Burberry Group Plc, the U.K.'s largest luxury-goods maker, reported fiscal first-quarter sales that trailed analysts' estimates as revenue from its licensing business fell in a “challenging” period.
Revenue rose 11 percent to 408 million pounds ($633.9 million) in the three months ended June 30, the London-based company said today in a statement. The average of six estimates compiled by Bloomberg was 417.8 million pounds. Excluding currency shifts, sales climbed 11 percent.
Sales growth was driven by Burberry's own stores, which now account for about 70 percent of revenue. The 156-year-old company is spending on boutiques and digital technology to keep customers interested in its trench coats and other products amid Europe's debt crisis and slowing economic growth in China.
The period was affected by the closure of some licenses, revenue from which fell 5 percent, excluding currency swings.
Full-year licensing revenue is still expected to be “broadly unchanged,” Burberry said.
The company will remain “responsive to the changing external environment,” Chief Executive Officer Angela Ahrendts said in the statement.
Eoin Treacy's view Uptrend consistency for part of the luxury goods began to deteriorate more than
a year ago as the threat of a global economic slowdown began to materialise.
As China's monetary tightening measures began to take effect demand growth for
ever more bags, watches, clothes and cars began to wane. Over the last year,
luxury goods companies have tended to be judged more on their individual merits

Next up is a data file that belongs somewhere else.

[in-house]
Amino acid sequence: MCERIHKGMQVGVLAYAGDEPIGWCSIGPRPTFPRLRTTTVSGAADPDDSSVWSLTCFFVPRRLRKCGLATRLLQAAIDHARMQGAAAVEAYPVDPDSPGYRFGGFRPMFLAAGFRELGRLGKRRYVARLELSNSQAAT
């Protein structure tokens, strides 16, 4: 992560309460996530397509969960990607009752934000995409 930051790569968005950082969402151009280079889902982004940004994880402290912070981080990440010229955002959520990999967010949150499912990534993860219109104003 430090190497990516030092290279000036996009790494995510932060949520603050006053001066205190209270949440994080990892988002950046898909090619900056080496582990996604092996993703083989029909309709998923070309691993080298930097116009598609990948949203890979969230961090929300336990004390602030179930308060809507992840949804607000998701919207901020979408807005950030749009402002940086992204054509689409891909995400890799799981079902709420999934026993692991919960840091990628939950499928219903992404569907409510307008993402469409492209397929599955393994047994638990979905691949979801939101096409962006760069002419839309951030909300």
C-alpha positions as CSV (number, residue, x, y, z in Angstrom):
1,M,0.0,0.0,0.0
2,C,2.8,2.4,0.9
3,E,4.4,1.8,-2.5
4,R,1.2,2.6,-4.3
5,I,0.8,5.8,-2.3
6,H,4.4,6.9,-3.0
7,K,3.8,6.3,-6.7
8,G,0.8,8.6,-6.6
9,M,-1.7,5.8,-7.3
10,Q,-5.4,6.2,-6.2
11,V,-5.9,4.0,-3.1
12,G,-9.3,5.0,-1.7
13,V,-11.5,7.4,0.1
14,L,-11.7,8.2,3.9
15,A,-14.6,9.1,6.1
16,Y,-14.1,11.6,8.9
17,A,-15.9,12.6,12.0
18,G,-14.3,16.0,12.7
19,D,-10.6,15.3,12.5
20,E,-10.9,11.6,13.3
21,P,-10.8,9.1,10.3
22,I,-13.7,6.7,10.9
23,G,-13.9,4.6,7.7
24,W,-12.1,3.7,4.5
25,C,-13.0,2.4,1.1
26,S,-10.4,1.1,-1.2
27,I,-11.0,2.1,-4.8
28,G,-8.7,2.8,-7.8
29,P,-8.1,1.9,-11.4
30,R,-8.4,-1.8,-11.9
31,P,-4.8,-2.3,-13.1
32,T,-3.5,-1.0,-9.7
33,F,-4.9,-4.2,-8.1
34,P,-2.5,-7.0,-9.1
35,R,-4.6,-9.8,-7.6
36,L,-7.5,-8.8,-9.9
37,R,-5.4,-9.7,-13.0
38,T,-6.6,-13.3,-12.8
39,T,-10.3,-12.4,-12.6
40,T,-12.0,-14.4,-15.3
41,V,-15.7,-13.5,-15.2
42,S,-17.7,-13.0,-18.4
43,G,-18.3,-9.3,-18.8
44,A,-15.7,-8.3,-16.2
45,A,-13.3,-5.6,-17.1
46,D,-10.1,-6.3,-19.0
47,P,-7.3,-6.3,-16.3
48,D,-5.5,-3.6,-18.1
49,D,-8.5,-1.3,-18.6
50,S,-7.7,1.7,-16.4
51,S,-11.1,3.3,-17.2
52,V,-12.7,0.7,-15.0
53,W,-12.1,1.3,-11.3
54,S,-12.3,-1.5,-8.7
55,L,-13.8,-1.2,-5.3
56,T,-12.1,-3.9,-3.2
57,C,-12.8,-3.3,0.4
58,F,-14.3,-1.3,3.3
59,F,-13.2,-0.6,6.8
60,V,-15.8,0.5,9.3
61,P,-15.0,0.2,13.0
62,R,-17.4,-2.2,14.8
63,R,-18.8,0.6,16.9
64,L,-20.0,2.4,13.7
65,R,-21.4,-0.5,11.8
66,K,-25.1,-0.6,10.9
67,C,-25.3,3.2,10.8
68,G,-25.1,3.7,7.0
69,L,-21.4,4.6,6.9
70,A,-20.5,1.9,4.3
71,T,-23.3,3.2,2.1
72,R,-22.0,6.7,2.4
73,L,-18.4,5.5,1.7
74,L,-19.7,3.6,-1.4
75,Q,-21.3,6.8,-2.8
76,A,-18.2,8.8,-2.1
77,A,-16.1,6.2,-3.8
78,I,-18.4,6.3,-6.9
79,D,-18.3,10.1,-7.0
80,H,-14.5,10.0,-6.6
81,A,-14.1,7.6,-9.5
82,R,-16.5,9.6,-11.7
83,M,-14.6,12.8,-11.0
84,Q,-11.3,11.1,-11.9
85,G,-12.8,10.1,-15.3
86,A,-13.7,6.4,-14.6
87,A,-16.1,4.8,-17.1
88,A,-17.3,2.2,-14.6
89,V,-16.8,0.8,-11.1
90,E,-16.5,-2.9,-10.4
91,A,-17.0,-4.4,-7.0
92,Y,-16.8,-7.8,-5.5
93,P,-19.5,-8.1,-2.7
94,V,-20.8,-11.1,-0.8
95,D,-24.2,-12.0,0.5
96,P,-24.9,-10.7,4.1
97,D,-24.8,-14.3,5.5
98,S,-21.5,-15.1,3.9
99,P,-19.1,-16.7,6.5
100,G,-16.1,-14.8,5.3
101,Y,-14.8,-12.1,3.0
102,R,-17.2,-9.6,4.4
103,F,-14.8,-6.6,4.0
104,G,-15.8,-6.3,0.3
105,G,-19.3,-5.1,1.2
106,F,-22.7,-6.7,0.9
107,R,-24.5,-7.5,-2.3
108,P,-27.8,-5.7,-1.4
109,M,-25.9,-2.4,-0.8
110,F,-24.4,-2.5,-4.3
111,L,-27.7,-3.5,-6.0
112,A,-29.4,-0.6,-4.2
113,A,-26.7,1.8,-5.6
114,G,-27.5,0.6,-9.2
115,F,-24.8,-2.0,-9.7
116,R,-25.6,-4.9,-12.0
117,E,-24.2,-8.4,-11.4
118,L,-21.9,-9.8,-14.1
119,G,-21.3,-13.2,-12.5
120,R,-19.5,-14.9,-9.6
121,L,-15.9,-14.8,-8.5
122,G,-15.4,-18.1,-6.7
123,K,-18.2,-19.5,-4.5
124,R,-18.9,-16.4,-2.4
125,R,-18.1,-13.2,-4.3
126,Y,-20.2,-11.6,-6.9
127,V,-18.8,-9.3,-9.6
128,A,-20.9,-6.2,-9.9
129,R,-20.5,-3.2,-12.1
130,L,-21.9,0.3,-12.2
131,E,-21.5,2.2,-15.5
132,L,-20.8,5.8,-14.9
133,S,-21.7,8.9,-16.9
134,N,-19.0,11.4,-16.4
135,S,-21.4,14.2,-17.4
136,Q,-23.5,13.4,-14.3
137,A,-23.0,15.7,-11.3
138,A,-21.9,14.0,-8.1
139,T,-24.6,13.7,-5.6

rather than as an asset class in their own right. Those with a truly global
footprint have tended to outperform. (Also see Comment of the Day on February
BMW, Swatch, LVMH, Burberry, PPR and Compagnie Financiere Richemont have been largely rangebound for much of the last year but have held progressions of higher major reaction lows since October. They have all at least paused over the last couple of weeks but will need to continue to hold above their respective December lows if potential for additional higher to lateral ranging is to continue to be given the benefit of the doubt.
Ralph Lauren has posted its largest reaction since 2008 and has held below the 200-day MA over the last few weeks. A clear upward dynamic will be required to begin to suggest a return to demand dominance and to defray potential for a further deterioration in the trend's consistency. Coach and Hermes have broken their progressions of higher reaction lows and have so far sustained moves below their respective 200-day MAs. Mulberry hit at least a medium-term peak near 2500p in May and accelerated lower. While short-term oversold, a clear upward dynamic will be required to suggest demand is returning in the region of the lower side of the underlying trading range. Tiffany encountered resistance in the region of the 200-day MA from March and broke below the psychological $60 area in May. It has paused near $50 but a sustained move back above $60 would be required to suggest a return to demand dominance and question top formation completion.
Essilor International and Remy Cointreau continue to hit new all-time highs but are becoming increasingly overextended and prone to reversion towards their respective means. Luxottica Group and Christian Dior found support in the region of their respective 200-day MAs last month and would need to take out those lows on a sustained basis to question the consistency of their medium-term uptrends. Hugo Boss found at least short-term support in the region of the MA last week and a sustained move below it would be required to check potential for some additional upside. Tods has returned to test the region of the MA and will need to continue to demonstrate support in this area if potential for additional upside is to continue to be given the benefit of the doubt.
Among department stores Saks, Nordstrom and Debenhams have all found support in the region of their respective 200-day MAs over the last few weeks and sustained moves below their trend means will be required to question potential for additional upside.